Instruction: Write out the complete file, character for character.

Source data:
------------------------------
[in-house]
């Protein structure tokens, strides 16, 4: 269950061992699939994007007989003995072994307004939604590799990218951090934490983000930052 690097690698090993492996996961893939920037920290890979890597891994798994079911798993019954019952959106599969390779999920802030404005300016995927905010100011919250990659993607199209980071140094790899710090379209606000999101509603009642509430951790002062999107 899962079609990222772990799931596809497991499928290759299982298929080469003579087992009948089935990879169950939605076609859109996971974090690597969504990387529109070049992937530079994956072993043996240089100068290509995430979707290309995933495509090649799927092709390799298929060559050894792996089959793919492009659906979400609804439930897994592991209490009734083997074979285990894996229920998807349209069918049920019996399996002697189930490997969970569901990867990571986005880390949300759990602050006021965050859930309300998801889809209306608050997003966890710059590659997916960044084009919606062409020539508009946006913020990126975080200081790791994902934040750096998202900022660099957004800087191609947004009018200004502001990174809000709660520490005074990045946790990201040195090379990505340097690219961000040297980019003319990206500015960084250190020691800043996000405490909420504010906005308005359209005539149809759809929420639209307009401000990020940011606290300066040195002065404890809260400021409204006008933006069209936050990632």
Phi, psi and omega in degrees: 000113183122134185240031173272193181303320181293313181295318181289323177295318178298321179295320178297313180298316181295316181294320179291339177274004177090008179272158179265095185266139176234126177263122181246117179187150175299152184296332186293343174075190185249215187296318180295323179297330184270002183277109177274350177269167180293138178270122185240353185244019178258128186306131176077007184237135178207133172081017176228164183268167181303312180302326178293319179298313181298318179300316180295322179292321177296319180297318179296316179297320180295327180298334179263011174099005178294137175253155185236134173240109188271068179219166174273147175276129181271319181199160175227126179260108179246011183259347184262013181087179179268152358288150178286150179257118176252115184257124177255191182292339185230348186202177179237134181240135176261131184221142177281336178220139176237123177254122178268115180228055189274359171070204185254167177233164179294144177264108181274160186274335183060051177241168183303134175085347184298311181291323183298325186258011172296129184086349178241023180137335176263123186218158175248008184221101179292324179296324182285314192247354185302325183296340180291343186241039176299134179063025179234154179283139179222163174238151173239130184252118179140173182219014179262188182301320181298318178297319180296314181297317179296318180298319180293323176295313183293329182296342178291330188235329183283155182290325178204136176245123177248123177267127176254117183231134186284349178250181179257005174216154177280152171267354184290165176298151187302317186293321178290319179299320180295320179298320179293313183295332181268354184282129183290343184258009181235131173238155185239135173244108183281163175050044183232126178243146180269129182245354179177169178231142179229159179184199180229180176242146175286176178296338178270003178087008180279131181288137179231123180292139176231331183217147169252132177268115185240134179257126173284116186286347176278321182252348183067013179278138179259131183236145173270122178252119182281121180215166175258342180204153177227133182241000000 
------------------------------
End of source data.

[in-house]
């Protein structure tokens, strides 16, 4: 269950061992699939994007007989003995072994307004939604590799990218951090934490983000930052 690097690698090993492996996961893939920037920290890979890597891994798994079911798993019954019952959106599969390779999920802030404005300016995927905010100011919250990659993607199209980071140094790899710090379209606000999101509603009642509430951790002062999107 899962079609990222772990799931596809497991499928290759299982298929080469003579087992009948089935990879169950939605076609859109996971974090690597969504990387529109070049992937530079994956072993043996240089100068290509995430979707290309995933495509090649799927092709390799298929060559050894792996089959793919492009659906979400609804439930897994592991209490009734083997074979285990894996229920998807349209069918049920019996399996002697189930490997969970569901990867990571986005880390949300759990602050006021965050859930309300998801889809209306608050997003966890710059590659997916960044084009919606062409020539508009946006913020990126975080200081790791994902934040750096998202900022660099957004800087191609947004009018200004502001990174809000709660520490005074990045946790990201040195090379990505340097690219961000040297980019003319990206500015960084250190020691800043996000405490909420504010906005308005359209005539149809759809929420639209307009401000990020940011606290300066040195002065404890809260400021409204006008933006069209936050990632």
Phi, psi and omega in degrees: 000113183122134185240031173272193181303320181293313181295318181289323177295318178298321179295320178297313180298316181295316181294320179291339177274004177090008179272158179265095185266139176234126177263122181246117179187150175299152184296332186293343174075190185249215187296318180295323179297330184270002183277109177274350177269167180293138178270122185240353185244019178258128186306131176077007184237135178207133172081017176228164183268167181303312180302326178293319179298313181298318179300316180295322179292321177296319180297318179296316179297320180295327180298334179263011174099005178294137175253155185236134173240109188271068179219166174273147175276129181271319181199160175227126179260108179246011183259347184262013181087179179268152358288150178286150179257118176252115184257124177255191182292339185230348186202177179237134181240135176261131184221142177281336178220139176237123177254122178268115180228055189274359171070204185254167177233164179294144177264108181274160186274335183060051177241168183303134175085347184298311181291323183298325186258011172296129184086349178241023180137335176263123186218158175248008184221101179292324179296324182285314192247354185302325183296340180291343186241039176299134179063025179234154179283139179222163174238151173239130184252118179140173182219014179262188182301320181298318178297319180296314181297317179296318180298319180293323176295313183293329182296342178291330188235329183283155182290325178204136176245123177248123177267127176254117183231134186284349178250181179257005174216154177280152171267354184290165176298151187302317186293321178290319179299320180295320179298320179293313183295332181268354184282129183290343184258009181235131173238155185239135173244108183281163175050044183232126178243146180269129182245354179177169178231142179229159179184199180229180176242146175286176178296338178270003178087008180279131181288137179231123180292139176231331183217147169252132177268115185240134179257126173284116186286347176278321182252348183067013179278138179259131183236145173270122178252119182281121180215166175258342180204153177227133182241000000 